- If the roots are matted, use your fingers to gently spread the lowest third of the roots.
- Pop the root ball into the soil at the same level it was in the pot. Tall, leggy plants can be set in a little deeper for extra support, but be sure not to plant too deeply (Tomatoes are an exception to this as they will root along their stock).
- Gently fill soil in around the plant and give it a thorough watering.
- Keep an eye on your new transplants to make sure they are adjusting well.
- As soon as they are established and growing well, feed with 20-20-20 or, as an organic alternative, Gaia Green 4-4-4. Always ensure plants are watered BEFORE feeding. Never feed anything when it is dry for fear of burning.
Tip: If your plants are in fibre pots, do not plant them in the full pots. Break the edges away gently before planting being careful not to disturb the young roots.
Starting Seeds Outdoors
Be sure to sow seeds directly in the garden only when the daytime and nighttime temperatures are warm enough. Refer to the seed packet for minimum temperatures. Typically in our area the May Long Weekend is when you are safe to start seeds outdoors.
- Prepare your garden as previously described.
- Rake the top layer of soil smooth, remove any rocks or debris, then add a fine layer of peat moss, starting mix or sterilized potting soil.
- Plant seeds as per the directions for indoor seeding, but be sure not to plant seeds too deep as it gets colder and more wet the deeper you sow, decreasing the chance of germination.
- Keep seeds moist until germination.
- After sprouting, thin plants according to seed packet directions and transplant with appropriate space between each plant.
Tip: For vegetable gardens, plant in rectangular blocks, not rows. This makes more efficient use of space.
- Here are a few frequently asked questions regarding propagation:
Q: Why didn’t my seeds come up? A: Seeds purchased from reputable seed companies should have a high germination rate, but occasionally some seeds just won’t germinate. Over watering and planting seeds outdoors too early (when it is still too cold for them to grow) are the two main reasons for failed crops. Don’t overlook birds, rabbits and squirrels either!
- Q: Why are the leaves on my transplants purple? A: Cold temperatures will cause leaves to purple. Plants may come around when temperatures rise, but try to avoid the situation by not planting seedlings outdoors too early.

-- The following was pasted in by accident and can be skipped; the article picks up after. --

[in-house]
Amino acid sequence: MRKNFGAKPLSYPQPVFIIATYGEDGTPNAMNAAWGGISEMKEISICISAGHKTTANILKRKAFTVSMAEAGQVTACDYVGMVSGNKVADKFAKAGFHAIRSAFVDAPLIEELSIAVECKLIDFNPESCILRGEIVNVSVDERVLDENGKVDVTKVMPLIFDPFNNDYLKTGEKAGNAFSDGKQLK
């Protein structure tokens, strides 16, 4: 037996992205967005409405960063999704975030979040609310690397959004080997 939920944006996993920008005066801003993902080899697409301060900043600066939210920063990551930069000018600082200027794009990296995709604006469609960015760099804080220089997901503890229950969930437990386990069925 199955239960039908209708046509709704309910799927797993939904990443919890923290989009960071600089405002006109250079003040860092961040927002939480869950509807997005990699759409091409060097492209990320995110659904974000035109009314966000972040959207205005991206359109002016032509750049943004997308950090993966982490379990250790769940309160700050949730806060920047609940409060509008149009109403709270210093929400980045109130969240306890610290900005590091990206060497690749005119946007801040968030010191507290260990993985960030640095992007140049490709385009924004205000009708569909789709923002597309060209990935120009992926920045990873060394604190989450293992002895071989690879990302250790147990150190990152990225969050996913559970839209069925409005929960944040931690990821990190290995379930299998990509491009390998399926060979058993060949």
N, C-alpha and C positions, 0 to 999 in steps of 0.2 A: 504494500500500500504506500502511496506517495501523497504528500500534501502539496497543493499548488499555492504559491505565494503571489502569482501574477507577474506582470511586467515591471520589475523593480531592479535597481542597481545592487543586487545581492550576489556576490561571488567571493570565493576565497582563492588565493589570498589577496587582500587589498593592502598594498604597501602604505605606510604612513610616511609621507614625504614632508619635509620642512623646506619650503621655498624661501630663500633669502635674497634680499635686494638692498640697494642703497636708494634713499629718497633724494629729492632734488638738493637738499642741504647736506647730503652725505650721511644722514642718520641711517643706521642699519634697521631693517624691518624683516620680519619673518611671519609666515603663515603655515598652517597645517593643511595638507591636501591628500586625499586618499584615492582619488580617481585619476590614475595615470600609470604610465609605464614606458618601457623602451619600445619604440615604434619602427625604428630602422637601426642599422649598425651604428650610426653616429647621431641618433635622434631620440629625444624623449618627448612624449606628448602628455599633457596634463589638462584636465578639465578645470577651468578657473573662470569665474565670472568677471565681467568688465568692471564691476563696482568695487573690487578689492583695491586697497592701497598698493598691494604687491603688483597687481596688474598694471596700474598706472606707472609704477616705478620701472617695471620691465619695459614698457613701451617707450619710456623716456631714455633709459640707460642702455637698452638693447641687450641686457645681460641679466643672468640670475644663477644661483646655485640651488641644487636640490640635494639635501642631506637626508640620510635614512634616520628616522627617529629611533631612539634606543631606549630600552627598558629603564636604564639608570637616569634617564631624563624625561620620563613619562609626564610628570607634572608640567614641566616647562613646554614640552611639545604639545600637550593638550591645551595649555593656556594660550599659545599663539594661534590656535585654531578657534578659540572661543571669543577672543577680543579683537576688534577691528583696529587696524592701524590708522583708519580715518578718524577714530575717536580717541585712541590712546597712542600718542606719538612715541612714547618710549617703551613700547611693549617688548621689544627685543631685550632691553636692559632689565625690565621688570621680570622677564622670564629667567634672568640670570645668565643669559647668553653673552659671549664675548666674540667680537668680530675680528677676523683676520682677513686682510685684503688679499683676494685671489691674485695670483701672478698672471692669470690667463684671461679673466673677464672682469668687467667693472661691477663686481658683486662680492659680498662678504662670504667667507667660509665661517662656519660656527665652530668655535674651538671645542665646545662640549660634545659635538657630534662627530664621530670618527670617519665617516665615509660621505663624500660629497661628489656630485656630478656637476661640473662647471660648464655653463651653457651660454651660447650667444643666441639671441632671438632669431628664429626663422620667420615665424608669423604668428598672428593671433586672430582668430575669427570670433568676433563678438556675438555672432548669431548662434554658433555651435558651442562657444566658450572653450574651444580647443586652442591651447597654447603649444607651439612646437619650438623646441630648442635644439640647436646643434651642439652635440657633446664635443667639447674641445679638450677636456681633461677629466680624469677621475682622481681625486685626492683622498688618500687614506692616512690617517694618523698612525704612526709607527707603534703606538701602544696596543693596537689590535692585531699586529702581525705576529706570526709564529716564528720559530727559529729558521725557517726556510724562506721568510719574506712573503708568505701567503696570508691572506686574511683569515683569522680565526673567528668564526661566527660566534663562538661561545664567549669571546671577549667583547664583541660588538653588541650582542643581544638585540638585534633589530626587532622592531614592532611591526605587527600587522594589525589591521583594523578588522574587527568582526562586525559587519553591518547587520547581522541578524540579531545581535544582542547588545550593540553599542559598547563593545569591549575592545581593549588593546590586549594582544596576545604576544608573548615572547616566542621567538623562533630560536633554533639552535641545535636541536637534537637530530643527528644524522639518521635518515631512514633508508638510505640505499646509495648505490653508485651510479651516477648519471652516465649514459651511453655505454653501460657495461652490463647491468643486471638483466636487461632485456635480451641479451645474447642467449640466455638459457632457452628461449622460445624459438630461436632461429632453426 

- Q: How do I keep animals and insects away from young plants? A: Remay cloth or crop cover gently laid over new transplants will help protect them.
- Starting trays: 10”x20” flats, with or without holes, or window sill trays, 6”x20”
- Inserts for trays: For small seeds use 72, 96 or 288 unit trays. For large seeds, use 24 or 1201 trays, or peat pots in strips of 2”-4” pots.
- Starting Mix: Starter Mix, Mica Peat and/or Jiffy 7 or Jiffy 9 pellets
- Clear Dome Coverings: For use over trays to hold in humidity
- Heating Mat: With a 70°F/21°C preset built in thermostat or a cable and thermostat to control the exact germinating temperature you need for seedlings or cuttings
- Watering Can: Ideally a quality English Hawes watering can with the patented nozzle or a good mister bottle
- Lighting: A good overhead light, fluorescent or other high intensity light to ensure seedlings don’t stretch
- Cold Frame: To place seedlings in a cool, protected environment to harden them off before they go outside
Germinate: To sprout or begin to grow. Refers to the earliest stage of plant growth.
Propagation: The process of breeding or growing. This includes starting plants from seed, cuttings, rootstock etc.
Stratification: A horticultural term for exposing seeds to chilling temperatures. Many seeds would, in nature, go through a period of cold dormancy before blooming, and placing seeds in the freezer mimics this process.
Mica Peat: A fine peat mixture containing flecks of mica rock. A popular germinating medium.
Damp off: A term given to the fungus that develops on young seedlings that have not had sufficient air circulation (a household fan can easily improve this) or have been over watered. Fungicides are available to help prevent damping off and other diseases that cause seedlings to rot.
Hardening off: The process of acclimatizing young plants to outdoor temperatures. A cold frame is ideal for adjusting plants from their warm indoor environment to their new home outdoors.
The key to success in starting seeds indoors is high light, high humidity and good air circulation.